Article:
Stress and Emotions
The biological response to stress is concerned with the maintenance of homeostasis in the presence of real or perceived challenges. This process requires numerous adaptive responses involving changes in the central nervous, neuroendocrine and immune systems. When a situation is perceived as stressful, the brain activates many neuronal circuits linking centers involved in sensory, motor, autonomic, neuroendocrine, cognitive, and emotional functions in order to adapt to the demand. However, the details of the genes and pathways by which the brain translates stressful stimuli into the final, integrated biological response are presently incompletely understood. Nevertheless, it is clear that dysregulation of these physiological responses to stress can have severe psychological and physiological consequences, and there is much evidence to suggest that inappropriate regulation, disproportional intensity, or chronic and/or irreversible activation of the stress response is linked to the etiology and pathophysiology of anxiety disorders, depression and other psychopathologies.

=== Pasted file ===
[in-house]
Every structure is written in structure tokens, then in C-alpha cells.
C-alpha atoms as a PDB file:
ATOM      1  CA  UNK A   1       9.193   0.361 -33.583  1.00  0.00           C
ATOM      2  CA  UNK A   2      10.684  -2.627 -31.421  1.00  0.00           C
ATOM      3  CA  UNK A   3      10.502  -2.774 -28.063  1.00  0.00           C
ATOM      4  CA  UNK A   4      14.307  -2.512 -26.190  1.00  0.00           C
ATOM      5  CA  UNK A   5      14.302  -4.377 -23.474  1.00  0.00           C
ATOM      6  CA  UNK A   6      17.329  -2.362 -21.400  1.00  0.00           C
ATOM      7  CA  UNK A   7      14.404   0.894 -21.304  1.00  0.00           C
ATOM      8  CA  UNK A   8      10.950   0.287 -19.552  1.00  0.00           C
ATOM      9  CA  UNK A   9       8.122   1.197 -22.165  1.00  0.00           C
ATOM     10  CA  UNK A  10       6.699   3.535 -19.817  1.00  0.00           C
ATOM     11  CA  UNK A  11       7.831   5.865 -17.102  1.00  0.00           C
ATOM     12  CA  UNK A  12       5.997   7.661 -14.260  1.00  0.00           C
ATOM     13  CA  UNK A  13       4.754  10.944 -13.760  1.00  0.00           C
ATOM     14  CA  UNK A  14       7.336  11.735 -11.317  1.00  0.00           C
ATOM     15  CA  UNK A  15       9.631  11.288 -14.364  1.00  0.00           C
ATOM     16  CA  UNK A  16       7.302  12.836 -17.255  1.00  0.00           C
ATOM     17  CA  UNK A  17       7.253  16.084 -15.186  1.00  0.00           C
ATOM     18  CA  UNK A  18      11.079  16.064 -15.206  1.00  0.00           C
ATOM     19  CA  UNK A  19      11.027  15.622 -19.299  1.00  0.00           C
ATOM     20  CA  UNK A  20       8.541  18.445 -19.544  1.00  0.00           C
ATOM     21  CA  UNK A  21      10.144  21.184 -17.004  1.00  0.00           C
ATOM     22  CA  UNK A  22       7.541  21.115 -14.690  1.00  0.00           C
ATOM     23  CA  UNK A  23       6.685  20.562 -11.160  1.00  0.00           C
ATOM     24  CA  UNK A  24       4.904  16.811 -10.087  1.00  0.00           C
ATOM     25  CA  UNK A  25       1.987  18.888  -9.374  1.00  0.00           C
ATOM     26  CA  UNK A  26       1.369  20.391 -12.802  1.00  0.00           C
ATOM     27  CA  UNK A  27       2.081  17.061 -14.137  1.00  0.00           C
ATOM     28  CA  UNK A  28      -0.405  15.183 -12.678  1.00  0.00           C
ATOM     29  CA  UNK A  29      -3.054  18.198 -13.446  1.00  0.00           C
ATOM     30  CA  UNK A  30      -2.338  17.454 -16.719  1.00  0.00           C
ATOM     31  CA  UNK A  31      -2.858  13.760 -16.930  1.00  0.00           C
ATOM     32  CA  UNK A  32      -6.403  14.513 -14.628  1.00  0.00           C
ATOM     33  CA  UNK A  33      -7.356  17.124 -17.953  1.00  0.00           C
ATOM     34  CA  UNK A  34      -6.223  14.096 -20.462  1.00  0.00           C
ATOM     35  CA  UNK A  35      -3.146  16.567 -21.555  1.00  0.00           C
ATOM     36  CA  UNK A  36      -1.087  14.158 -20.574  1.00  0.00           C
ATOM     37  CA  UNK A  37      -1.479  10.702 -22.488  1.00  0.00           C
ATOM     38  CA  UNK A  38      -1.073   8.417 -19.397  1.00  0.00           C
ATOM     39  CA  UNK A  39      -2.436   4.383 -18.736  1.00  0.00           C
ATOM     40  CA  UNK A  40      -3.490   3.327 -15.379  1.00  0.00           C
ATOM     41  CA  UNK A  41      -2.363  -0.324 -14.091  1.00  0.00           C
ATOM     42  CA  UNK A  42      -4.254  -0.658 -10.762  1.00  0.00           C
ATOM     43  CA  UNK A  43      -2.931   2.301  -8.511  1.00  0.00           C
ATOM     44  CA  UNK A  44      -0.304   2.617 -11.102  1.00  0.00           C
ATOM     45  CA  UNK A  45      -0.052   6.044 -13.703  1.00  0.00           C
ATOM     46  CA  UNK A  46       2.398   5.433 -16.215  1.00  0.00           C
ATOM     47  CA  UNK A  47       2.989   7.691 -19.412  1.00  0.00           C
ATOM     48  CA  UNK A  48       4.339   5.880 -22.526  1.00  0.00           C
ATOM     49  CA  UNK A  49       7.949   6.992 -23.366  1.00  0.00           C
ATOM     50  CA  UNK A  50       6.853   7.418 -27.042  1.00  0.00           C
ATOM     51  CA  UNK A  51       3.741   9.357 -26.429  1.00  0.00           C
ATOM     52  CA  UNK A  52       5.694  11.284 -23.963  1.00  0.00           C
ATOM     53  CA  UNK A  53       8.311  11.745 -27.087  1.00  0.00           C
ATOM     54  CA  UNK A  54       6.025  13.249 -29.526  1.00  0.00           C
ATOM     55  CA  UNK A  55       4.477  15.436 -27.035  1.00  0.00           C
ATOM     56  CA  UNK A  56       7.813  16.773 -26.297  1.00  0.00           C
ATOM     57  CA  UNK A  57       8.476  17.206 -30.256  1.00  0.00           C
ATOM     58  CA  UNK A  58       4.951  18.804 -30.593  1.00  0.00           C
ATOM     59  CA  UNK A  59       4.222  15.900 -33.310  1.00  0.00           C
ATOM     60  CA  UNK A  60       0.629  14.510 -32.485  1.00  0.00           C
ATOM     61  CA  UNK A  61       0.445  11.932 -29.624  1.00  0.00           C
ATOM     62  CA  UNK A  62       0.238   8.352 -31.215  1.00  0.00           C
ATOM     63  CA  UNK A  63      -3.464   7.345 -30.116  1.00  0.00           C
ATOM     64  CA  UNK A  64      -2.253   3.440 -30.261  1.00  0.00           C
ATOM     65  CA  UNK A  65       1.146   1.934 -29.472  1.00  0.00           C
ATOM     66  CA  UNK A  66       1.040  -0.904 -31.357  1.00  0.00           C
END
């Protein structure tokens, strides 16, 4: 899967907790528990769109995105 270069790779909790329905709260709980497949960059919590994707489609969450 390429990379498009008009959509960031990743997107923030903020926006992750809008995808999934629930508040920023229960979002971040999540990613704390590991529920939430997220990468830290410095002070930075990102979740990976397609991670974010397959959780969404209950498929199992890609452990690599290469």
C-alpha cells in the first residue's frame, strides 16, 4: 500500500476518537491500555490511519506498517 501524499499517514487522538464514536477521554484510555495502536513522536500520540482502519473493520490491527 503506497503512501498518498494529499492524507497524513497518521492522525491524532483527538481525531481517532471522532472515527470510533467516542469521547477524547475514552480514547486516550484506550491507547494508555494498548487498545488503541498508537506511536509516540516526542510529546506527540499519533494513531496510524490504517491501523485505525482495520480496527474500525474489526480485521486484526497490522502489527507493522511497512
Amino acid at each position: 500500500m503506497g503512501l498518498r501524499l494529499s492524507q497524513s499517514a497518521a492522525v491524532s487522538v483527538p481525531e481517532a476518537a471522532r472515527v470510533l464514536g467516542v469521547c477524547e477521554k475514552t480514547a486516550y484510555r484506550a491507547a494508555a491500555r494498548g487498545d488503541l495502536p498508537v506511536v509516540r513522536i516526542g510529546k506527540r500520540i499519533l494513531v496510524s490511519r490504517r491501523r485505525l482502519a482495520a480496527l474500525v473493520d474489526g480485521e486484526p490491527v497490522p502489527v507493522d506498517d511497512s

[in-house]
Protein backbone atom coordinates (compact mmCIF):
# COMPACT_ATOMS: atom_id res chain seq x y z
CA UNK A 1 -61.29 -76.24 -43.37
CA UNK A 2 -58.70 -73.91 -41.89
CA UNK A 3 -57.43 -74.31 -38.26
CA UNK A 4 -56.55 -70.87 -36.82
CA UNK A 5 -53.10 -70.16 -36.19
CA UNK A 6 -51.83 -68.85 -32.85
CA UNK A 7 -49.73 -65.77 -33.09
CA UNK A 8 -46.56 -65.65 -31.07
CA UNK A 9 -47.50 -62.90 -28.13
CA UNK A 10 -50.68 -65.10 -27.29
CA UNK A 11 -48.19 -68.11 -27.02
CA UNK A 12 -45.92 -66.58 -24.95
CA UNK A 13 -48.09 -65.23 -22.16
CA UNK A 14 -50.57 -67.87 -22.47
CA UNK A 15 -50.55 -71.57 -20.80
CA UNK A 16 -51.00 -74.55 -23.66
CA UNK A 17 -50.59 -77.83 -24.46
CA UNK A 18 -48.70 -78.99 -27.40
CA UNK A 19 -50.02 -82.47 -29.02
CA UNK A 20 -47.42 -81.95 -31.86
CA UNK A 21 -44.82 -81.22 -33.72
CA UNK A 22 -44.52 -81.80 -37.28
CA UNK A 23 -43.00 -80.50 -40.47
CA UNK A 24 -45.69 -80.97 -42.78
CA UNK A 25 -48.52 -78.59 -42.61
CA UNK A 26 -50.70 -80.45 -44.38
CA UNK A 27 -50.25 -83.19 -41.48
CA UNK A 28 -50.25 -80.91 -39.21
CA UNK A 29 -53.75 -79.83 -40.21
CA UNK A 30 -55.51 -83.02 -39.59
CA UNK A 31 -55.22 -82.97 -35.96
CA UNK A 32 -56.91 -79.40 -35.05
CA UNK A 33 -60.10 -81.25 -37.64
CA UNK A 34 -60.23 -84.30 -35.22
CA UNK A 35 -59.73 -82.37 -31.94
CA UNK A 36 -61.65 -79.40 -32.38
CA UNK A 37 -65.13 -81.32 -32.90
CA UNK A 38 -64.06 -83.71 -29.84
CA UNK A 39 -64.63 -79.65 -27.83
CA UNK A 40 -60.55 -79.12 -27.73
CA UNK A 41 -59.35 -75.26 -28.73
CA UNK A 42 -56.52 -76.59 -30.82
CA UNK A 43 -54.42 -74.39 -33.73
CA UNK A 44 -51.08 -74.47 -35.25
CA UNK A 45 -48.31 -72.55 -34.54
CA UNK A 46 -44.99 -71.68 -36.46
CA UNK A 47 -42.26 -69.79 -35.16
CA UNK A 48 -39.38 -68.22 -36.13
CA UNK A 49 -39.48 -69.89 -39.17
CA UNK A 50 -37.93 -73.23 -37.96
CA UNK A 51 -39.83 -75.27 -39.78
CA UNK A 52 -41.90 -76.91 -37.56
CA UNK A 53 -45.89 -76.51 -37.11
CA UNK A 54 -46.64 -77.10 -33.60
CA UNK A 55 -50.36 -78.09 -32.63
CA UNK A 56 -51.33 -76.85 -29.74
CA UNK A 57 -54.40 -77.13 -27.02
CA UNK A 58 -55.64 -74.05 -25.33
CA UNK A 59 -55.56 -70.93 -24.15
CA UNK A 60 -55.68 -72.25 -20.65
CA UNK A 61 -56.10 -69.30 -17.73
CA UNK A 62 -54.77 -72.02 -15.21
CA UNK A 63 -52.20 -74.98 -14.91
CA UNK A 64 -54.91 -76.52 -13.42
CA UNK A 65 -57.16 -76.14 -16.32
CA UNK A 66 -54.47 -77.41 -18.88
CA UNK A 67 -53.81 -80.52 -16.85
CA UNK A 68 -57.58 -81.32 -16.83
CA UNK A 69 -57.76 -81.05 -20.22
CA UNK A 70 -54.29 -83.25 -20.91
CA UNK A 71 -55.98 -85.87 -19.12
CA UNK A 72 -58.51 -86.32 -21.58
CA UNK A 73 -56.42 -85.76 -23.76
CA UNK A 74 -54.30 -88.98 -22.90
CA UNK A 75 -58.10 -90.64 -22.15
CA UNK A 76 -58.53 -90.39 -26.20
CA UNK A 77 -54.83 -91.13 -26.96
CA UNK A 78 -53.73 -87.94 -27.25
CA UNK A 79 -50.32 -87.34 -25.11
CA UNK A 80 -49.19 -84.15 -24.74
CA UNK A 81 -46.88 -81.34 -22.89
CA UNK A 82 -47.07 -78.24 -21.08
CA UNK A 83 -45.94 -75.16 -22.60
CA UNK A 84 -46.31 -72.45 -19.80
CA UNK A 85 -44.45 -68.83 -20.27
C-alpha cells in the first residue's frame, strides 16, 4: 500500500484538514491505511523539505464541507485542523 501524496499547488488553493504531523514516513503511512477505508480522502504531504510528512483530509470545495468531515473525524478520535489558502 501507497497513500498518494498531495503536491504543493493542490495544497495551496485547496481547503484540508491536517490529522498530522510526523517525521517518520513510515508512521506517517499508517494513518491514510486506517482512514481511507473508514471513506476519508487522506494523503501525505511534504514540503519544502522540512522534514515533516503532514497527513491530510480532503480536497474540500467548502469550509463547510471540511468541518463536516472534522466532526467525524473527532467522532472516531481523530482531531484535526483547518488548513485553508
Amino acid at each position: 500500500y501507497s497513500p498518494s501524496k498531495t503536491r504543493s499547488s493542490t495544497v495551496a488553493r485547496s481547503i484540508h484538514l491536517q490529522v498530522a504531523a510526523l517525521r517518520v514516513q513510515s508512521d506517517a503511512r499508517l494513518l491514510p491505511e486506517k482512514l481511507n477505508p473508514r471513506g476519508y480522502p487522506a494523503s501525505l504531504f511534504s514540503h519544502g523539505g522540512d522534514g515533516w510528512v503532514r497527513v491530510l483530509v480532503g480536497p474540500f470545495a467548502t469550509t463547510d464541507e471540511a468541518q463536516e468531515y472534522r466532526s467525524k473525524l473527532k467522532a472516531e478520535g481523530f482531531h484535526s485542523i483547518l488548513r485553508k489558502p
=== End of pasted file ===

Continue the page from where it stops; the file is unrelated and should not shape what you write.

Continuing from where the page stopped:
The research groups at the Department of Neurobiology are studying the neurobiology of stress and emotions by focusing on the specific genes and brain circuits, which are associated with, or altered by, behavioral or physiological challenges. Recent and emerging findings from our research groups listed below, provided important insights into the brain mechanisms by which homeostatic challenges affects psychological and physiological disorders.